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Some natural flavours are simply not available in quantities large enough to fulfil world demand, so science has overcome the problem as far as possible by using copy-cat techniques.
While it is commendable to seek out natural products if you can afford them, there will never be enough of some things for everyone.
To illustrate the point, if the whole annual United States strawberry crop were to be turned into natural flavouring for all the strawberry desserts, sweets and drinks consumed, there would be enough to satisfy the needs of a city of about one million people!
Flavour technicians have, fortunately, been able to reproduce strawberry flavouring with such chemicals as ethyl methylphenyl glycidate, benzyl valerate, ethyl malonate and benzyl acetate.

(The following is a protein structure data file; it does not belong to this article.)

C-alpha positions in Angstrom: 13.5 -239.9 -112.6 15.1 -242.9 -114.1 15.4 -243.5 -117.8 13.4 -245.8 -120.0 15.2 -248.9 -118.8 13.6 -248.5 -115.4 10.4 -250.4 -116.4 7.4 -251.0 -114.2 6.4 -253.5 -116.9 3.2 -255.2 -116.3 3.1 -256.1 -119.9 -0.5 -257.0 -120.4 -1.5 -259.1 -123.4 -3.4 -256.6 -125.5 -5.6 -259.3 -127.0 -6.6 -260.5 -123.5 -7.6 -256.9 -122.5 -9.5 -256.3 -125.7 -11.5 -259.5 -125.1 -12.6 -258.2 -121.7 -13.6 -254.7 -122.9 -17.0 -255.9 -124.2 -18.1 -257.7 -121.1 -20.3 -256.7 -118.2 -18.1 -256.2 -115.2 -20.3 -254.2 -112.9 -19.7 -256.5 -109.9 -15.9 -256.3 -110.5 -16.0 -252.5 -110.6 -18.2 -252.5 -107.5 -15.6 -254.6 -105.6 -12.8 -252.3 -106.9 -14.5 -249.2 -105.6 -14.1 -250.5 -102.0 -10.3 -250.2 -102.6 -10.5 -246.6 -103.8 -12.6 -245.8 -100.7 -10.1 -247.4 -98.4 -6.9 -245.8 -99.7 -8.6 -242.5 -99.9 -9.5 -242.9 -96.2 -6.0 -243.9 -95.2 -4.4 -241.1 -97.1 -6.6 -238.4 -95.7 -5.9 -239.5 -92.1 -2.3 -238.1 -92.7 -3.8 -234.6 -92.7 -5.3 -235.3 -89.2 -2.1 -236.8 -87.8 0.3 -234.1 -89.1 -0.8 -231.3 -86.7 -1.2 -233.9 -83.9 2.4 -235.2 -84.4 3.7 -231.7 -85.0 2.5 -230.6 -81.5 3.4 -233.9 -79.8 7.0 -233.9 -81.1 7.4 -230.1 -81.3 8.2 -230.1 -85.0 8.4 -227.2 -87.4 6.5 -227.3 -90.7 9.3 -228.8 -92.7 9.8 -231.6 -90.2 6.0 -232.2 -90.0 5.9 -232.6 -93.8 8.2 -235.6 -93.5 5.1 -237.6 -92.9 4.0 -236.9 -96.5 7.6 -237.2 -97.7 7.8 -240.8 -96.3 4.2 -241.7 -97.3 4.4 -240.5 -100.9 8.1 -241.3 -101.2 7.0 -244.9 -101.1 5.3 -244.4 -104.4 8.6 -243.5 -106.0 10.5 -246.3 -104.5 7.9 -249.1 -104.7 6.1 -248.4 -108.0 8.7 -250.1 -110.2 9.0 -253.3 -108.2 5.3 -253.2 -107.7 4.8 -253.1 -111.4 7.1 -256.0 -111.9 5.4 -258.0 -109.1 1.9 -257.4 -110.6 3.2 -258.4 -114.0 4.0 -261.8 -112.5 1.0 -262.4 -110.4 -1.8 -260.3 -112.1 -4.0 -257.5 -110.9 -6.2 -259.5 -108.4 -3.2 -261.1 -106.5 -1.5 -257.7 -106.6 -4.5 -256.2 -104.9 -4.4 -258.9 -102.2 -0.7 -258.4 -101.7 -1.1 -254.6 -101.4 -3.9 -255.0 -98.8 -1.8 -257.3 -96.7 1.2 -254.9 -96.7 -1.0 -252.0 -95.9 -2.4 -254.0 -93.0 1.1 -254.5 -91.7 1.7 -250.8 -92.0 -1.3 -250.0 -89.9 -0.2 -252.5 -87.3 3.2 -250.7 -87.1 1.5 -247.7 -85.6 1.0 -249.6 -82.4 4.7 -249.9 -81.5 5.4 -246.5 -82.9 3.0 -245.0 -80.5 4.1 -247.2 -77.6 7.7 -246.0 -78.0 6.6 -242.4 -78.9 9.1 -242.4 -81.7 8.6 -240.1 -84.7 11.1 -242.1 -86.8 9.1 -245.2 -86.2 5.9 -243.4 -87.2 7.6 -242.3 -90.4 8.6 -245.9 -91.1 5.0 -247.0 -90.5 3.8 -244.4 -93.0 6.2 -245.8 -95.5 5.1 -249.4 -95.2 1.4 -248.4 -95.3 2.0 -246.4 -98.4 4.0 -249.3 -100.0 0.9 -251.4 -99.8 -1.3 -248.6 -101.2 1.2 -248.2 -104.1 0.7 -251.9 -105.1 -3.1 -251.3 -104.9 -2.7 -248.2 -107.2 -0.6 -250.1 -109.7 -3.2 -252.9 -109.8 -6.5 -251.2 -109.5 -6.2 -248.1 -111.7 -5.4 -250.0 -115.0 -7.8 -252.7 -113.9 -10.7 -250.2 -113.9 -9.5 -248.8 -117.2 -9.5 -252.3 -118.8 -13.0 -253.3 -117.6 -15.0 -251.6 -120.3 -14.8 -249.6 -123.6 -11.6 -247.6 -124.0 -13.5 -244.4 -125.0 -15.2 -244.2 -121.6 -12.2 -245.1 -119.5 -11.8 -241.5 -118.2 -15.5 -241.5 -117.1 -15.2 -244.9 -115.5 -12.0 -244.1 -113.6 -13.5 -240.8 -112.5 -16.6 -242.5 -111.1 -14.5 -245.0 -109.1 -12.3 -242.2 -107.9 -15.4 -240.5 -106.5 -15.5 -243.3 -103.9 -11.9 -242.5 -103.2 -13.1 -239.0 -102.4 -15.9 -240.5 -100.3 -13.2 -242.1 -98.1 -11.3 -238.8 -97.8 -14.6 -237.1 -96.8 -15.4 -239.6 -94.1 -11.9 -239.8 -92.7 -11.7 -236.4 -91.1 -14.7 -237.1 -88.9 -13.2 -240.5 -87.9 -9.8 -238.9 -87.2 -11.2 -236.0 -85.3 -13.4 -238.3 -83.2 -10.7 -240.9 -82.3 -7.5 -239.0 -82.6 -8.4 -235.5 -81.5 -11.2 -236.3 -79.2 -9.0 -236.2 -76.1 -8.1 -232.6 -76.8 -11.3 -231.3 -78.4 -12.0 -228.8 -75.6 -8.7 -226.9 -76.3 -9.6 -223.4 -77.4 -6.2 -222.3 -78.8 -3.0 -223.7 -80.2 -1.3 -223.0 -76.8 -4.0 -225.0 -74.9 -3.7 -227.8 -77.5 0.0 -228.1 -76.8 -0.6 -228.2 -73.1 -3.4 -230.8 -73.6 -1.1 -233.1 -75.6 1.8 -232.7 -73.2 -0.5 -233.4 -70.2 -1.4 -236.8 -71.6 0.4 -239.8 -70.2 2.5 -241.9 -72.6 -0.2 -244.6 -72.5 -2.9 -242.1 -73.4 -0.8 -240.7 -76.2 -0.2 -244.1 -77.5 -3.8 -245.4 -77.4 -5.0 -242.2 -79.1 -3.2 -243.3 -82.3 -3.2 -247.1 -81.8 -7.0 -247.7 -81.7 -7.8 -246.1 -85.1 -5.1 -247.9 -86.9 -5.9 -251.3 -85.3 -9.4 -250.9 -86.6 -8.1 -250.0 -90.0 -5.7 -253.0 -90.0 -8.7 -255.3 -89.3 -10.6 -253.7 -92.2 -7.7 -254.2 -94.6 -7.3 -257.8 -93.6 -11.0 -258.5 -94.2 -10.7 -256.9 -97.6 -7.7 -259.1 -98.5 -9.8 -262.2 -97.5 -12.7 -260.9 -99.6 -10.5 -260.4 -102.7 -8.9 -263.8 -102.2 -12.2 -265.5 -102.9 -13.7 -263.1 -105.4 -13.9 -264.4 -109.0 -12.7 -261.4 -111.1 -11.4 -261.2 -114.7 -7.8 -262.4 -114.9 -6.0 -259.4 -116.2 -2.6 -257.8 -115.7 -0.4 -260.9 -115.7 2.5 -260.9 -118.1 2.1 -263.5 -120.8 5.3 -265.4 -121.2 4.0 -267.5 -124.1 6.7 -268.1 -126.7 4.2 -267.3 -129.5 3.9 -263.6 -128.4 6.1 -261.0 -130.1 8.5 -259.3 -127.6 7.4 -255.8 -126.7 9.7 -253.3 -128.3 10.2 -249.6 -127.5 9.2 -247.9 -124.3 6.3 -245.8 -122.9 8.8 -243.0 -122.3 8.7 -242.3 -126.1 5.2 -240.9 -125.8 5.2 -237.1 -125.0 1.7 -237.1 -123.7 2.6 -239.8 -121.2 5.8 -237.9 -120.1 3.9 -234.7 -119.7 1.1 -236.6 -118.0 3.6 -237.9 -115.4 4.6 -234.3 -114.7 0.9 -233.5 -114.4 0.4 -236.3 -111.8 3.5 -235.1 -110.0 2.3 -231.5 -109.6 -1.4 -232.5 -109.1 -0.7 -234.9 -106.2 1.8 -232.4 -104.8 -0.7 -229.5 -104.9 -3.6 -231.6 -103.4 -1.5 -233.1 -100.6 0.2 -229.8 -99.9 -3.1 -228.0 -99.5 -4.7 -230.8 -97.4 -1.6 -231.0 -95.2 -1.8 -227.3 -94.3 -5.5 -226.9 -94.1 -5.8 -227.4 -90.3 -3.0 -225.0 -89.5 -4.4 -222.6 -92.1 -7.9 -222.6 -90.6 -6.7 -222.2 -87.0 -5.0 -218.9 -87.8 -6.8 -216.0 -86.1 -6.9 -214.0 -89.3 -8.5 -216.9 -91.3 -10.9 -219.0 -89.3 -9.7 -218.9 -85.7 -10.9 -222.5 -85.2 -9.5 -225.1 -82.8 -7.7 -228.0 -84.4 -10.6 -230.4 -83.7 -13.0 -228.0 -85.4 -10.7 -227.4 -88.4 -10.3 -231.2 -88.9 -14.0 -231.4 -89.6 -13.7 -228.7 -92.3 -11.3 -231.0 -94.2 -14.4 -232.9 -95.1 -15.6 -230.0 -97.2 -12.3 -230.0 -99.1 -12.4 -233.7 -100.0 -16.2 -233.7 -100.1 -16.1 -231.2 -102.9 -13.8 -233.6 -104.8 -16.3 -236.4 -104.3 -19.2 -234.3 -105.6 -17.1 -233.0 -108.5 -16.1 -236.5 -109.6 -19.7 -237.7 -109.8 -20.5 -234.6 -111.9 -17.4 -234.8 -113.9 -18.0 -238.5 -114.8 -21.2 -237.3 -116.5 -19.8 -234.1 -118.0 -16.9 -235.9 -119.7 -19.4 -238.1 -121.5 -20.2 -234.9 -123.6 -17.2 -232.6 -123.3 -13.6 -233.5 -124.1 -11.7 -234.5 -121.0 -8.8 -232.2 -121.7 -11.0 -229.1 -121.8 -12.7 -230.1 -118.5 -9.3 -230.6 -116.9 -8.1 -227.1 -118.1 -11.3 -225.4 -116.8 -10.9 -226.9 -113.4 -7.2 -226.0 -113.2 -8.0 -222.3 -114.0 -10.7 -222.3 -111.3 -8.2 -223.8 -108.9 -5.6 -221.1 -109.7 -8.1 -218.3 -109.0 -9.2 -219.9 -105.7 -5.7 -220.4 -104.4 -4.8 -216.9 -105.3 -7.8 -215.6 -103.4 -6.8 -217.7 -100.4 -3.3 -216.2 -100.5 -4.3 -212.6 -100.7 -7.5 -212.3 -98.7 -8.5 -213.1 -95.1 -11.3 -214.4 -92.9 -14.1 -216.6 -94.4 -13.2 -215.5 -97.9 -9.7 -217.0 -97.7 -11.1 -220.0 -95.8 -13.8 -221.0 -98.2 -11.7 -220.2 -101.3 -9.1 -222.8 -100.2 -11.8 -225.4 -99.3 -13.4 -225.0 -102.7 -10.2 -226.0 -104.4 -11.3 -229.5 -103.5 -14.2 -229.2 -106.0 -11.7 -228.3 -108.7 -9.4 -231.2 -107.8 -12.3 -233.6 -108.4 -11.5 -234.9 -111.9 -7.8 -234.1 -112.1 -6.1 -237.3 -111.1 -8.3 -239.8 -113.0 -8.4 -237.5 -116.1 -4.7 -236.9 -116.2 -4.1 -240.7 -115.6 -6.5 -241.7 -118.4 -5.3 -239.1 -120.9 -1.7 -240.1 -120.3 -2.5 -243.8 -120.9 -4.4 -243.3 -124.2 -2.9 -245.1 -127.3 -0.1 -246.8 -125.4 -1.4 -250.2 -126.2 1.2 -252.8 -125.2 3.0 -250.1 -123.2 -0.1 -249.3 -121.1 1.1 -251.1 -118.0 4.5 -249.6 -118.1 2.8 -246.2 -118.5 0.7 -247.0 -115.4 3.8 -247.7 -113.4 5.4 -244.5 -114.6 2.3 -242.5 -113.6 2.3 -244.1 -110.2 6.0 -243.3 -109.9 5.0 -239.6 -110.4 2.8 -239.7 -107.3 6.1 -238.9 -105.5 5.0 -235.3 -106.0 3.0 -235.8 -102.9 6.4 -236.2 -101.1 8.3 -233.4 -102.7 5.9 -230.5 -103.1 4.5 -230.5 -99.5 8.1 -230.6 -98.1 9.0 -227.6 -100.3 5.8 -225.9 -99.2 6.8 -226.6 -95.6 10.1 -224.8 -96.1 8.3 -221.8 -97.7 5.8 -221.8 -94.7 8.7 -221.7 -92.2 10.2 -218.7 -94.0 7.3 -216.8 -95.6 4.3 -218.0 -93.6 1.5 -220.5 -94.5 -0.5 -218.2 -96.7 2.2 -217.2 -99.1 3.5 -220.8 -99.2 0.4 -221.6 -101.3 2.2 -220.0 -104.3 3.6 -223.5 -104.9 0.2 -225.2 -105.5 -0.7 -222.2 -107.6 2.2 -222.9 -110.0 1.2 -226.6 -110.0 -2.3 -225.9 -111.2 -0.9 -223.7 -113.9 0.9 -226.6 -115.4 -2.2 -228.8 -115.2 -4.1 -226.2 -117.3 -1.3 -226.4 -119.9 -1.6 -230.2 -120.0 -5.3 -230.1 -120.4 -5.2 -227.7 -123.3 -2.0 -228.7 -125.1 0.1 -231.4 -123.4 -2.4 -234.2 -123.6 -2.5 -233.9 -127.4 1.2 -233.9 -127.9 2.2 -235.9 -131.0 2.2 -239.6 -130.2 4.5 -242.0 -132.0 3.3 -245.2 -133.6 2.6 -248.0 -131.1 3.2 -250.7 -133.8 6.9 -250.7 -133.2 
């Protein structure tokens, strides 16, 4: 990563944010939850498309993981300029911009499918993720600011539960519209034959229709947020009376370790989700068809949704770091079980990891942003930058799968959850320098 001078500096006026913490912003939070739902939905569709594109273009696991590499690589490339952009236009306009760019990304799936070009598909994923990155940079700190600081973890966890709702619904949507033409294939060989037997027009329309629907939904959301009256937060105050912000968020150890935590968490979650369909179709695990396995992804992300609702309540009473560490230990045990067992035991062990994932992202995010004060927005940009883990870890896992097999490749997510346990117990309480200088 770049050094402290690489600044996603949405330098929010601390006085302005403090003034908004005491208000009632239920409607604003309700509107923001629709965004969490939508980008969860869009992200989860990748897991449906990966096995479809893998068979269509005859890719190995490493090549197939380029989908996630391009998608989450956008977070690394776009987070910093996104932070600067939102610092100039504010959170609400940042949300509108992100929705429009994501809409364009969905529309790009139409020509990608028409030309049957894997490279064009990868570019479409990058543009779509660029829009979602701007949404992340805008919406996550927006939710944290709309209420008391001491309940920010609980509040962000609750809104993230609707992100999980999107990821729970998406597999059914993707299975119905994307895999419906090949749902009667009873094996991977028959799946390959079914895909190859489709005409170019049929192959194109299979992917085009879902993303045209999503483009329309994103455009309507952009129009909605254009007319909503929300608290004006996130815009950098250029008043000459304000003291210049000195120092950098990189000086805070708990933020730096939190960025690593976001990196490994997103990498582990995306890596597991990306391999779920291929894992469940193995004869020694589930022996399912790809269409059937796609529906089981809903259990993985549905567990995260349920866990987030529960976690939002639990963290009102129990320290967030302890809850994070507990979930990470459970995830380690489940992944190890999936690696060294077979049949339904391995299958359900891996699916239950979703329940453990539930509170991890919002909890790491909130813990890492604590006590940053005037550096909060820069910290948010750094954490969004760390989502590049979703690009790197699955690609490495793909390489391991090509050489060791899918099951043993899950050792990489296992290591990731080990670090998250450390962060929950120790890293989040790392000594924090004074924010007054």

Natural grape flavour has been isolated to nineteen natural chemicals, but a synthetic grape flavour acceptable to children at least is made up from just five of them.
Favourite chemical flavourings:
Benzaldehyde in almond, cherry, coconut and peach flavours.
Caproic acid in cheese flavouring
Decyl aldehyde in orange flavouring
Ethyl acetate in artificial apple, banana, mint, pineapple and strawberry flavours.
Ethyl butyrate in blueberry and pineapple flavours.
Isomyl acetate in caramel, raspberry and strawberry flavours.
Methyl salicylate in grape, mint and walnut flavours
If all this put you off food a little, it"s worth studying labels carefully and buy carefully to avoid chemicals.
Iceland Supermarket have pledged not to include any artificial colours or flavourings as well as no GM sourced materials in any of their own-label products.
If you enjoy cooking take a minute to look at ‘Simon Scrutton Cookery Classes’ on Google – and learn how to make top class bistro-style dishes. Suitable for beginners upwards.